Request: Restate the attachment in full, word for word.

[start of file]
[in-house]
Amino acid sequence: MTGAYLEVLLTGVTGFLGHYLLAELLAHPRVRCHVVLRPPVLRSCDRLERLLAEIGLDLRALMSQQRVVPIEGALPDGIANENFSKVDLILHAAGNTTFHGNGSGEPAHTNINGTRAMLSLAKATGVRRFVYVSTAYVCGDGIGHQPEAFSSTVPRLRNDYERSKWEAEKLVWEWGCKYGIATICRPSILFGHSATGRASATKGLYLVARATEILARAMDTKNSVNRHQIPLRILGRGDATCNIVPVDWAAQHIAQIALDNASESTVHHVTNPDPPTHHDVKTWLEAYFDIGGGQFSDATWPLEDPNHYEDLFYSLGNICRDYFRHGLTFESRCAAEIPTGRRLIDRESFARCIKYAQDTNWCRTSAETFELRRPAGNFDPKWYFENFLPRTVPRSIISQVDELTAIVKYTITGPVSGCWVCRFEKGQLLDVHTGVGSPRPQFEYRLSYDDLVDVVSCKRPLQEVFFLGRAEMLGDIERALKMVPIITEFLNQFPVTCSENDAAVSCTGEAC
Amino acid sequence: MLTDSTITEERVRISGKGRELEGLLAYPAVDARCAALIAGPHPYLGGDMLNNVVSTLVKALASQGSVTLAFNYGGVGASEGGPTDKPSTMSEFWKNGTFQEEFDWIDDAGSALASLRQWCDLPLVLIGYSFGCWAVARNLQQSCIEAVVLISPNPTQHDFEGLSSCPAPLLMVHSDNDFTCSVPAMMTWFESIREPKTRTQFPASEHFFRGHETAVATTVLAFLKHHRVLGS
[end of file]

[in-house]
Amino acid sequence: MTGAYLEVLLTGVTGFLGHYLLAELLAHPRVRCHVVLRPPVLRSCDRLERLLAEIGLDLRALMSQQRVVPIEGALPDGIANENFSKVDLILHAAGNTTFHGNGSGEPAHTNINGTRAMLSLAKATGVRRFVYVSTAYVCGDGIGHQPEAFSSTVPRLRNDYERSKWEAEKLVWEWGCKYGIATICRPSILFGHSATGRASATKGLYLVARATEILARAMDTKNSVNRHQIPLRILGRGDATCNIVPVDWAAQHIAQIALDNASESTVHHVTNPDPPTHHDVKTWLEAYFDIGGGQFSDATWPLEDPNHYEDLFYSLGNICRDYFRHGLTFESRCAAEIPTGRRLIDRESFARCIKYAQDTNWCRTSAETFELRRPAGNFDPKWYFENFLPRTVPRSIISQVDELTAIVKYTITGPVSGCWVCRFEKGQLLDVHTGVGSPRPQFEYRLSYDDLVDVVSCKRPLQEVFFLGRAEMLGDIERALKMVPIITEFLNQFPVTCSENDAAVSCTGEAC
Amino acid sequence: MLTDSTITEERVRISGKGRELEGLLAYPAVDARCAALIAGPHPYLGGDMLNNVVSTLVKALASQGSVTLAFNYGGVGASEGGPTDKPSTMSEFWKNGTFQEEFDWIDDAGSALASLRQWCDLPLVLIGYSFGCWAVARNLQQSCIEAVVLISPNPTQHDFEGLSSCPAPLLMVHSDNDFTCSVPAMMTWFESIREPKTRTQFPASEHFFRGHETAVATTVLAFLKHHRVLGS